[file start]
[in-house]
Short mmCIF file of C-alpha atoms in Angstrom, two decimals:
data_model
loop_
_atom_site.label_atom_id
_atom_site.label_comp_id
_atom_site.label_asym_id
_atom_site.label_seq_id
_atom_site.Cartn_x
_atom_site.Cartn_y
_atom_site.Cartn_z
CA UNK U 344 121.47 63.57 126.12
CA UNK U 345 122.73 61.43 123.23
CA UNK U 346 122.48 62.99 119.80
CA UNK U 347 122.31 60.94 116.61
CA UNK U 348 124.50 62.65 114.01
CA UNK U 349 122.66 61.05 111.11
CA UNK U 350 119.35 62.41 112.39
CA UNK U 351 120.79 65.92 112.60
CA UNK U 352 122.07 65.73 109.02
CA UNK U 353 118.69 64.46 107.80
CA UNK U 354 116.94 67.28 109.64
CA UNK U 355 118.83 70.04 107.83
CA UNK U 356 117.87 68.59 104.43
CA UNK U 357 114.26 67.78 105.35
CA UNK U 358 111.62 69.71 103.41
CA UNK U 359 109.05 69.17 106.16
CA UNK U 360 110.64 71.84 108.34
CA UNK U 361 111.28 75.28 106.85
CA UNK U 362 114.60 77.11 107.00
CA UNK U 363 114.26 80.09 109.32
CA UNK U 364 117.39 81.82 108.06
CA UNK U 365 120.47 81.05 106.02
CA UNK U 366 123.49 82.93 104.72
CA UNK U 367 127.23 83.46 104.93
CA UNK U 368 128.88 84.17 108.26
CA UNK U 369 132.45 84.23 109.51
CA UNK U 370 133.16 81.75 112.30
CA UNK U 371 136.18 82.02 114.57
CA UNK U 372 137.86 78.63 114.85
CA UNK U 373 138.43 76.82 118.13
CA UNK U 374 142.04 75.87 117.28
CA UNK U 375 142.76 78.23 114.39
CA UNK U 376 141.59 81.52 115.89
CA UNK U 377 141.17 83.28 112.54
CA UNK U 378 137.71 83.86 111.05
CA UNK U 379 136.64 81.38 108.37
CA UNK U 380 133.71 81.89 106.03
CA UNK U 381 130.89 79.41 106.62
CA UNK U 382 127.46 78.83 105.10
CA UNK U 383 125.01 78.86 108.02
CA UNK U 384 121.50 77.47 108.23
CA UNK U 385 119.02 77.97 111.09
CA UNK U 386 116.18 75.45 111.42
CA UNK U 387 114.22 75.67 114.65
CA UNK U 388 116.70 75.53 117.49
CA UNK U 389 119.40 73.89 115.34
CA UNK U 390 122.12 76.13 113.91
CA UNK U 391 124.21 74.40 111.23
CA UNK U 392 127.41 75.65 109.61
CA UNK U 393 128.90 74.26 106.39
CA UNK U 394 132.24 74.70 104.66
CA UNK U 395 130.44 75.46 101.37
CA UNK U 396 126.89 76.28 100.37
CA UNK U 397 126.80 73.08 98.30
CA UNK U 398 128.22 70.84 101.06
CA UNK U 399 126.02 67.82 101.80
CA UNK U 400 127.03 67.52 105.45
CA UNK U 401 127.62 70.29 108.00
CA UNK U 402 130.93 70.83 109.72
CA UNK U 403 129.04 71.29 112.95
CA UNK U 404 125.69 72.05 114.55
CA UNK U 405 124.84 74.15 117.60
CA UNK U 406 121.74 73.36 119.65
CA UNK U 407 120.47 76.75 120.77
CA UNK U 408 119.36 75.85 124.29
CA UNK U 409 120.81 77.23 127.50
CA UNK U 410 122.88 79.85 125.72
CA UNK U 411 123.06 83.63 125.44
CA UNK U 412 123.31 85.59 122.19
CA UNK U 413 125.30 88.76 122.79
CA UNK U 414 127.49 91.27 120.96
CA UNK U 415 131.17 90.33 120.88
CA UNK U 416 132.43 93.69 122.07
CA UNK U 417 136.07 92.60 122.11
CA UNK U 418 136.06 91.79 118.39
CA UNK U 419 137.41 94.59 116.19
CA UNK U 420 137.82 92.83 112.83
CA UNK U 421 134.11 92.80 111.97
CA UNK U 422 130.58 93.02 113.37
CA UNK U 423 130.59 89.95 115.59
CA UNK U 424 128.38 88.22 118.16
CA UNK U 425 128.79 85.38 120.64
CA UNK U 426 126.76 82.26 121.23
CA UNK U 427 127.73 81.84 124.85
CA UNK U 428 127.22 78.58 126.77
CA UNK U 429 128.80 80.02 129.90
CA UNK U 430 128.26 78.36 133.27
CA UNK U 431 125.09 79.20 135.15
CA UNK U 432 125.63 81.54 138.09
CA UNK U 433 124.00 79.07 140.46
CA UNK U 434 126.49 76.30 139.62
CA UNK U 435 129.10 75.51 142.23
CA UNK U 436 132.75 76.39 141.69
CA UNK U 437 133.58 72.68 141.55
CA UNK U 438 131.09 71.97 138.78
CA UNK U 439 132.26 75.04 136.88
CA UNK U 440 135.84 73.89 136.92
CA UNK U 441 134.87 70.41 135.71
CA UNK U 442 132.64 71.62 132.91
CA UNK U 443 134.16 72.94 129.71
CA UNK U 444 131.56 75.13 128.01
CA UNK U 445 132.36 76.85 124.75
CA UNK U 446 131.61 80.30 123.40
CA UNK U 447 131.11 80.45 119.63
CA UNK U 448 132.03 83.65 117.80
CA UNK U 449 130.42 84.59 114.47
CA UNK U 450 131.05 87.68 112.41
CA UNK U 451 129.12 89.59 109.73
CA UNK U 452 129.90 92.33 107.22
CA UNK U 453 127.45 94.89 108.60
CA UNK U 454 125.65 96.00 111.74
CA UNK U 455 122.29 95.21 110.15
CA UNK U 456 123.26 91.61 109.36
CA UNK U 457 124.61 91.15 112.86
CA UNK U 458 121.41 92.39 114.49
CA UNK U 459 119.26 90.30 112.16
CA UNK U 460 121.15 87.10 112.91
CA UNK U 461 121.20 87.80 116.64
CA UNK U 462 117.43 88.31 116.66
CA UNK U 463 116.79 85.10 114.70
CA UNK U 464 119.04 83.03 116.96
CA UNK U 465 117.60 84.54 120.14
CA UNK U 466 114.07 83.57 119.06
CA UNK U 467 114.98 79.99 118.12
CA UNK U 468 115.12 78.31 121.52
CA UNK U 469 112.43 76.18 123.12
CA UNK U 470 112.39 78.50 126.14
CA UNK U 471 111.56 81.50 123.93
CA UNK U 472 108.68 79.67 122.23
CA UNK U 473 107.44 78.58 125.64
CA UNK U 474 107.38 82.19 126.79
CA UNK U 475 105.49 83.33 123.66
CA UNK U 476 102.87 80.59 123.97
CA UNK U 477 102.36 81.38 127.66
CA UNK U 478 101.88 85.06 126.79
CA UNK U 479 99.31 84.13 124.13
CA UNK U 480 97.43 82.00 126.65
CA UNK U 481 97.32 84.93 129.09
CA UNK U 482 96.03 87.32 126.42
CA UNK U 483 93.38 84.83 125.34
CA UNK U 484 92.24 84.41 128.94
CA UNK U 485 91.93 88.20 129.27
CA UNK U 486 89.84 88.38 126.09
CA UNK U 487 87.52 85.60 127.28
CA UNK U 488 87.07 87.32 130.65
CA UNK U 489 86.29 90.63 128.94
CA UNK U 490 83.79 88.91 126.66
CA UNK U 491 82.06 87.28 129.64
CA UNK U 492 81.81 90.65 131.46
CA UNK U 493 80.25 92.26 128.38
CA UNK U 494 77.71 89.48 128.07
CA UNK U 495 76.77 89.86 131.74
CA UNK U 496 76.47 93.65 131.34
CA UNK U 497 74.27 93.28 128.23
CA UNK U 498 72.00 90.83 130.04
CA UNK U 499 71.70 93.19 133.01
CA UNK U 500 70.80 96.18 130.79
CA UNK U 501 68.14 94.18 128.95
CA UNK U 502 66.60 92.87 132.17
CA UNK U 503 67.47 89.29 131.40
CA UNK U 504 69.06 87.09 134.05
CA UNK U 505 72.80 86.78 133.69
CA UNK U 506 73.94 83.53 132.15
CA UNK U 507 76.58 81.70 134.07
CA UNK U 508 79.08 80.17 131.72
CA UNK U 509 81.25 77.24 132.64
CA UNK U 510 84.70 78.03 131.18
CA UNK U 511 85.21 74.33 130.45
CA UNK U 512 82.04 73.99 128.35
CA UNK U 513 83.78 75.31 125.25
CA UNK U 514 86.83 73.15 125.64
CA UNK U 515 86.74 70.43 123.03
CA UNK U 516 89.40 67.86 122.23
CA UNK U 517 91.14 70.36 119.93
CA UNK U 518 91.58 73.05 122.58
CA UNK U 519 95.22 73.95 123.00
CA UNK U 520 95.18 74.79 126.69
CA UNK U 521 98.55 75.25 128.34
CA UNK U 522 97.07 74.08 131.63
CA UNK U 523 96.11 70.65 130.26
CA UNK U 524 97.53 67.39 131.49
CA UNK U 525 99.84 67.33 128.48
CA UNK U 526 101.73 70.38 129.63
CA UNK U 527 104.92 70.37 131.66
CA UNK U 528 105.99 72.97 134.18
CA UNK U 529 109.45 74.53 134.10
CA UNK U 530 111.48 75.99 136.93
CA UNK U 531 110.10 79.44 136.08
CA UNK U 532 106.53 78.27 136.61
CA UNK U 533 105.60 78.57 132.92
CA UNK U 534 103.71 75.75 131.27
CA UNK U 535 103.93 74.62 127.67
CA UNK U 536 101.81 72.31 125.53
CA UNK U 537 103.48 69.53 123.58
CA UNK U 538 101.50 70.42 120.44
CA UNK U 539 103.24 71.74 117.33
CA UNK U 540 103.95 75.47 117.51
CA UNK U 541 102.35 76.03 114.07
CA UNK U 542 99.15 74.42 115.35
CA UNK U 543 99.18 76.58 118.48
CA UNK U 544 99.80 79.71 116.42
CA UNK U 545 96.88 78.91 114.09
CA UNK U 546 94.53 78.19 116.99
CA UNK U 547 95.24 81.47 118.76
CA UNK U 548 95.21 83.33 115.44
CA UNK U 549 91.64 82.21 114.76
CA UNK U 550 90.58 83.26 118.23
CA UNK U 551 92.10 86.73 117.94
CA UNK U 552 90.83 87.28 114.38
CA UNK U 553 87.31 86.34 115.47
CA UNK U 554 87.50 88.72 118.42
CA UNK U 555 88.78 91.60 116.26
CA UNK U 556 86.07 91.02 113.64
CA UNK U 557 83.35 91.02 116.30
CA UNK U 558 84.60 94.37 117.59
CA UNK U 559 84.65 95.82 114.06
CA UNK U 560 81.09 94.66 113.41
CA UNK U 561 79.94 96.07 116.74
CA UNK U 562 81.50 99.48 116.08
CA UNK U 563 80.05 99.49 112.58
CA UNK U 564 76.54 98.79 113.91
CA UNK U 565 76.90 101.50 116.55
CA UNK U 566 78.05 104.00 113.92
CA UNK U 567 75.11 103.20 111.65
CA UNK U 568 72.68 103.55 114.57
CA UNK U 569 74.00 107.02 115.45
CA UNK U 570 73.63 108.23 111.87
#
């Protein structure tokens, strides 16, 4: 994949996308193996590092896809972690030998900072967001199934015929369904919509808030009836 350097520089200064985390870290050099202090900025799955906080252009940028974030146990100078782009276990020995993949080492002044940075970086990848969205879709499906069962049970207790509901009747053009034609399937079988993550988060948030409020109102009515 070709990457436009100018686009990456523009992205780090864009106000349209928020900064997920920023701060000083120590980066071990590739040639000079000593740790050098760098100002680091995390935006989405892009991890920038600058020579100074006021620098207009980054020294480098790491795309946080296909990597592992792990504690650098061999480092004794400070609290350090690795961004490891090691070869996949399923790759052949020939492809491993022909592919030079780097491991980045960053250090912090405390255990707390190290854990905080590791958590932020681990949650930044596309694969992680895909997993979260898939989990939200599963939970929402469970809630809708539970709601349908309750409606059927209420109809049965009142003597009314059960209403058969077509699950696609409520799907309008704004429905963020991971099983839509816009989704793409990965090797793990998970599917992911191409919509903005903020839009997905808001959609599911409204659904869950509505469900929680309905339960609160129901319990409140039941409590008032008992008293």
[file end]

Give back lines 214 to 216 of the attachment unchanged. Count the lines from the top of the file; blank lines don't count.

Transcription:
CA UNK U 546 94.53 78.19 116.99
CA UNK U 547 95.24 81.47 118.76
CA UNK U 548 95.21 83.33 115.44